A story comparing a "working-man's" cabaret - "The Anchor" with the more grand West End cabarets. The Anchor has a very small dance floor - this is compared to the crowded "Kit Kat" Club. At the Anchor Club pierrots make-up backstage. Don Parker and his band play. Will Trussell is at the piano. George Young and Jack Esmonde clap hands, tap their feet and prance around in what now seems (and probably did then...) a camp manner. They skip off. Toto Maxter dances a high kick routine. Kitty Keys sings "The Dancing Lesson" - Kitty is a man in drag and has a band around her head with a flower attached which bobs around humorously as she sings. She pulls a powder puff out of her décolletage and powders her nose. The puff is loaded with heaps of powder for comic effect. Kitty sneezes several times then carries on singing and dancing. West End acrobatic dancers are compared to the dancers at the Anchor Cabaret - rather more raunchy. They perform an Apache style dance. There is much throwing around of the woman, passionate kissing, grabbing by her hair, swinging around by the legs and dumping on the floor. Wild applause from the audience. Good shot of their faces. One woman in a hat obviously disapproves. Glamorous chorus girls on stage at "The Princes" compared to The Mayfair Dancers who perform a ballet routine in a very small space. Cissie Barrasford and Billy Noble do a Dutch dance. Intertitle reads: "The distribution of favours is always welcome" - actors distribute something - sweets? Shot of a family in the audience, children waving and clapping. Shot of the barman pulling pints at the bar. Good shot of the pumps. Man takes beers over to a table where three men in flat caps sit, one smoking a pipe. They raise their glasses in a toast to each other and drink their beer. C/U of one of them downing a pint.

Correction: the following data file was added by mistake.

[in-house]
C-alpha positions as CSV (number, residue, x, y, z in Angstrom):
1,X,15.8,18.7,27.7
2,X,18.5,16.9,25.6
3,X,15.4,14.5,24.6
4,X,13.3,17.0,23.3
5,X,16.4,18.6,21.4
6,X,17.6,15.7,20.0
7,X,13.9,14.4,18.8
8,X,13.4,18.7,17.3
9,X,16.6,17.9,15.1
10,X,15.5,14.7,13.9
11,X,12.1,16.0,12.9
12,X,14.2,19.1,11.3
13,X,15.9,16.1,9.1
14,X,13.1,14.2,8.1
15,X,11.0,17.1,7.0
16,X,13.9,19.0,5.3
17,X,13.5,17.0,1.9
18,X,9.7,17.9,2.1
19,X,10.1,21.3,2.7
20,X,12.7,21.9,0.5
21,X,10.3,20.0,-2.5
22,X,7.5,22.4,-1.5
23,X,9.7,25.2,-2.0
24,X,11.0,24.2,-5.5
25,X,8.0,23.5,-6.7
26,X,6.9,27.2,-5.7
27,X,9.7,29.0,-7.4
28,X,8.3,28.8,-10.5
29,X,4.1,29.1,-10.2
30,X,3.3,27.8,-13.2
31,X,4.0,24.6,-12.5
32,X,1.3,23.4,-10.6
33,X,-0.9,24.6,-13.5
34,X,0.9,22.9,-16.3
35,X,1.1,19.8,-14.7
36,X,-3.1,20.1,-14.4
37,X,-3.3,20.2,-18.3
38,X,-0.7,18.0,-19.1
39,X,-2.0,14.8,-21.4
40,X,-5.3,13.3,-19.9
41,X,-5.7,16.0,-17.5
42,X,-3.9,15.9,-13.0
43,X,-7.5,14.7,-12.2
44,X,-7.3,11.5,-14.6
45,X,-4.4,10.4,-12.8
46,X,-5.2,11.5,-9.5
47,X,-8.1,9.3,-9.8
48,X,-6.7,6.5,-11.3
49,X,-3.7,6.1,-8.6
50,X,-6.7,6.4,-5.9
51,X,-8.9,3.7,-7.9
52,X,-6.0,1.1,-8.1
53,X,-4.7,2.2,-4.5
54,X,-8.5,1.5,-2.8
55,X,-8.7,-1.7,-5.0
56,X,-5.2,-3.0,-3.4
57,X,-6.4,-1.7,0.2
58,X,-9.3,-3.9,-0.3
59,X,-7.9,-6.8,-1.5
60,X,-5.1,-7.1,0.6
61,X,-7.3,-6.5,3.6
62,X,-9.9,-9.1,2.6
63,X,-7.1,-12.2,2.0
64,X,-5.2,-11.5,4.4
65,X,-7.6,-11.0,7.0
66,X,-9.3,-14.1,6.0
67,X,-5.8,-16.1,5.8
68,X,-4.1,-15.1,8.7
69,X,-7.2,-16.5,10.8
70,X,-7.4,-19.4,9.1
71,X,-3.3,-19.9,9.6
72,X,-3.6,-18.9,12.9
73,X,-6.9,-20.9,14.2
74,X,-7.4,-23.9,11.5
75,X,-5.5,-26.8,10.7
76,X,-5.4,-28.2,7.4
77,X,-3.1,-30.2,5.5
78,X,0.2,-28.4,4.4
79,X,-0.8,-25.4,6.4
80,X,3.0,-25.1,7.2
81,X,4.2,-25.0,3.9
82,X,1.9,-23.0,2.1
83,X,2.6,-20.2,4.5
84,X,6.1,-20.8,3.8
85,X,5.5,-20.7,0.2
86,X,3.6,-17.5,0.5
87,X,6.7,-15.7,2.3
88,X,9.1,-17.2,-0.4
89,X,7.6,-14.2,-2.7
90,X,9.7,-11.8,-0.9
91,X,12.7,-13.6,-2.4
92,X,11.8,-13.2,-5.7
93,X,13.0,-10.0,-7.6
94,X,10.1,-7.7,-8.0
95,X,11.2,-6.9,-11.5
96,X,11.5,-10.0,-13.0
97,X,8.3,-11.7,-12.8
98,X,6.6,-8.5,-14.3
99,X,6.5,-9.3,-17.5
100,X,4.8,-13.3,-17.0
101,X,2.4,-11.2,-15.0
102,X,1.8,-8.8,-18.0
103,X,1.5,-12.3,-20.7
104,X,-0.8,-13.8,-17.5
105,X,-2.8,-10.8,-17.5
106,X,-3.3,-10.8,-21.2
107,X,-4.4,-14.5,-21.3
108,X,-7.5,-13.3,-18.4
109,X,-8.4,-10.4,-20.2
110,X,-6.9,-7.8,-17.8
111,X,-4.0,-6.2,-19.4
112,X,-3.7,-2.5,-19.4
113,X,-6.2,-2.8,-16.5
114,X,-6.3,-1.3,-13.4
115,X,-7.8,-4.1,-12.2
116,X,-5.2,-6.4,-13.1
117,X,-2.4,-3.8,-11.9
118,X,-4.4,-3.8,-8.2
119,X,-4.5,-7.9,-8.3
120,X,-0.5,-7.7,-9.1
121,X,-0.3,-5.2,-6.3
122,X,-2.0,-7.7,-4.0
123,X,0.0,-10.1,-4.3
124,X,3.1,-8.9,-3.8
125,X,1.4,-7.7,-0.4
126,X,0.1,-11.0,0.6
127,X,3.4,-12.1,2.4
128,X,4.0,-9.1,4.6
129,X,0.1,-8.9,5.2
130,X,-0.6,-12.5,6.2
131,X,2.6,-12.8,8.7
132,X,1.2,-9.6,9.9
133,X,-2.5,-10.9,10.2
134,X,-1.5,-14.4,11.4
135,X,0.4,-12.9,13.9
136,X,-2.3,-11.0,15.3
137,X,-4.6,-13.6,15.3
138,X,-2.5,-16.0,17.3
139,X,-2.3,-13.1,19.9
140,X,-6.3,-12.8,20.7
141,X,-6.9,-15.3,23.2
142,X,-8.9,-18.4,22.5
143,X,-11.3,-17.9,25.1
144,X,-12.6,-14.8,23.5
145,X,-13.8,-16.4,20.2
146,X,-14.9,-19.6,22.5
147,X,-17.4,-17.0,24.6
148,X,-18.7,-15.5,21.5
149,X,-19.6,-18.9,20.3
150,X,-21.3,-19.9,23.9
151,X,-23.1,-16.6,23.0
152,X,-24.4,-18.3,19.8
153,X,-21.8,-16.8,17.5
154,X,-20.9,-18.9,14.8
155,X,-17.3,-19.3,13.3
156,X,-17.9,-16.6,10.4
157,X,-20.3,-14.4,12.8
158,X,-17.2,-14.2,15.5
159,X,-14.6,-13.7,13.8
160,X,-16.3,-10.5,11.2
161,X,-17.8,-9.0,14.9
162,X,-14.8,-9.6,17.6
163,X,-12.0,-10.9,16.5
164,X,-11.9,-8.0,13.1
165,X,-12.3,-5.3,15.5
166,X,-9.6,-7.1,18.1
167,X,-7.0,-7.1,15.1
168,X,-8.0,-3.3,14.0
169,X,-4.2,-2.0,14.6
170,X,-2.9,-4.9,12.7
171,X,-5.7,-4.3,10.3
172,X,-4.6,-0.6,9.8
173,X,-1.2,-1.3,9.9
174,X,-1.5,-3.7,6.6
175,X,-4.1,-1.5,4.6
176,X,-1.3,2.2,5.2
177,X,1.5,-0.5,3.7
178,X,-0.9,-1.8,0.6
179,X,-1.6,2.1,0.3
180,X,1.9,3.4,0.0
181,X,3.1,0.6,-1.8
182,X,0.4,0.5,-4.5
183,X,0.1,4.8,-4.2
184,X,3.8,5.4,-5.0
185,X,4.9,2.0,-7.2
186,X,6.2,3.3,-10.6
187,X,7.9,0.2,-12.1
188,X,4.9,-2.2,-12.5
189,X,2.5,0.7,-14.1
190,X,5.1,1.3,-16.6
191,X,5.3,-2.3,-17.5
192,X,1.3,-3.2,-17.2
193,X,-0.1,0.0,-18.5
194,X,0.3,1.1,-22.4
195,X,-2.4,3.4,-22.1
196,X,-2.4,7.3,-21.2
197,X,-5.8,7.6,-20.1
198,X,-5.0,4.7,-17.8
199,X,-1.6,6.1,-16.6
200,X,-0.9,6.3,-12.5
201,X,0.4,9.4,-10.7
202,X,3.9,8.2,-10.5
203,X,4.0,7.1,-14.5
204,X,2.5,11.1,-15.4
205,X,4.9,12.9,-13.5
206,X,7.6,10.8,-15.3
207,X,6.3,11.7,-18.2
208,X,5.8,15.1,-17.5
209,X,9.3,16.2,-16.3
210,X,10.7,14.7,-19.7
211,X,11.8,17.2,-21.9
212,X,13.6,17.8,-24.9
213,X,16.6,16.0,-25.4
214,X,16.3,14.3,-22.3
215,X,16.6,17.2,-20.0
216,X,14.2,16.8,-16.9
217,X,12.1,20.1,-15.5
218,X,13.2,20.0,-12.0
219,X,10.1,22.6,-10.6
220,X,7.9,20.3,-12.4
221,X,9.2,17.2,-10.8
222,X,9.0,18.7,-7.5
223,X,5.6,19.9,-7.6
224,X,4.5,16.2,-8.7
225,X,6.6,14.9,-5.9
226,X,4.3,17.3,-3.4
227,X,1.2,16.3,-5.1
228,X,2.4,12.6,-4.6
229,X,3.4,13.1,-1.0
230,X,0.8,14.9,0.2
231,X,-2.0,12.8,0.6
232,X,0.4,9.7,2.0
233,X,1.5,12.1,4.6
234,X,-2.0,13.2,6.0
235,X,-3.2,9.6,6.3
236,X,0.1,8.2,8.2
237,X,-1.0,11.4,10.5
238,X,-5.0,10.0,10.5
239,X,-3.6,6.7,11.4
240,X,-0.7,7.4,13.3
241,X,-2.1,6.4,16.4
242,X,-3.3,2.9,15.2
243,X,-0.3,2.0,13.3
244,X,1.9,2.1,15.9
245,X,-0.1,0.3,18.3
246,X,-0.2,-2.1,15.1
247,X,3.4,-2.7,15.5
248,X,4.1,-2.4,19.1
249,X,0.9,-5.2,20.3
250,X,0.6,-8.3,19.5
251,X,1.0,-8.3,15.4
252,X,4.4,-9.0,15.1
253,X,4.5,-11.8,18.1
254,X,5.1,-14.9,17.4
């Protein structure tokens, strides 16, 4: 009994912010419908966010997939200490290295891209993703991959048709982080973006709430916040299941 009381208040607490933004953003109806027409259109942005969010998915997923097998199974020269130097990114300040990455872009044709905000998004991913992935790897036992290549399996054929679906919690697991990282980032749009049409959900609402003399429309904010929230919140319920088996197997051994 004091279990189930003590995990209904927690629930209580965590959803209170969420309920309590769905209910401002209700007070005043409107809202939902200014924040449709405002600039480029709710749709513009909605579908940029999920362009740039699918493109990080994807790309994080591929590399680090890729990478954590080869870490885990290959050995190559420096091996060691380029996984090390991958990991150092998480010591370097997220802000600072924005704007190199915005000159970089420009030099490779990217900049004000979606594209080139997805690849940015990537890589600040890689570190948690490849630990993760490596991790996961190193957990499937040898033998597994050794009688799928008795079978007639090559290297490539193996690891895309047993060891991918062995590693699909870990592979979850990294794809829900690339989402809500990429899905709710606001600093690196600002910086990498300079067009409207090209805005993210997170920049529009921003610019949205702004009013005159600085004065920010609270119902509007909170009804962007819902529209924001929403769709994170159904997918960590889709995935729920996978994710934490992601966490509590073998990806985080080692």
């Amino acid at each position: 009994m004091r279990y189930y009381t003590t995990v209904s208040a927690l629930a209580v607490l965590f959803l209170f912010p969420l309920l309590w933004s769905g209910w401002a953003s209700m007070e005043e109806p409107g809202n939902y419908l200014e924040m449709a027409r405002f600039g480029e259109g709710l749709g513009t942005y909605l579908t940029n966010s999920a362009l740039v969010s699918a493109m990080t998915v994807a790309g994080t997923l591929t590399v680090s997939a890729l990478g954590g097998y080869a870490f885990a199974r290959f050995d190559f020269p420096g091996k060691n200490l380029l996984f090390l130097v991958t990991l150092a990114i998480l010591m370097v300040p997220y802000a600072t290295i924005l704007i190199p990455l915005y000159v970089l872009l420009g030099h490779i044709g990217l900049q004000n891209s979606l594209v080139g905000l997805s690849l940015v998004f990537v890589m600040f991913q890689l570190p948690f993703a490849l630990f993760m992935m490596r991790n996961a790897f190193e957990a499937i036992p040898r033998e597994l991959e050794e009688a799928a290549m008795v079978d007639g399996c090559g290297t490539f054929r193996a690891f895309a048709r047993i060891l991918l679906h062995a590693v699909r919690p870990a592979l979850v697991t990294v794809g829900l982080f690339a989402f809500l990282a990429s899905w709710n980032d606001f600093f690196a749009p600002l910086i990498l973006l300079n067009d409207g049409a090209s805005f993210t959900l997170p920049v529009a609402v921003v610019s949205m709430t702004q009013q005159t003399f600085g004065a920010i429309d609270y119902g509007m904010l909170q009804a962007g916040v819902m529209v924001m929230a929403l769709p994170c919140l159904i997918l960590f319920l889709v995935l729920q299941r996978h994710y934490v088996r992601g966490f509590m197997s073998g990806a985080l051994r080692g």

Note: great film! Alternative spellings: Kit Cat Club, Kit Kat Club Kit-Cat or Kit-Kat.
"The Princes" refers to the New Princes Restaurant shows produced by Percy Athos - costumes designed by Gordon Conway. Kit Kat Club was owned by Piccadilly Hotel.
Safety print exists - show print. Probably in "Frocks Frolics and Follies" roll.
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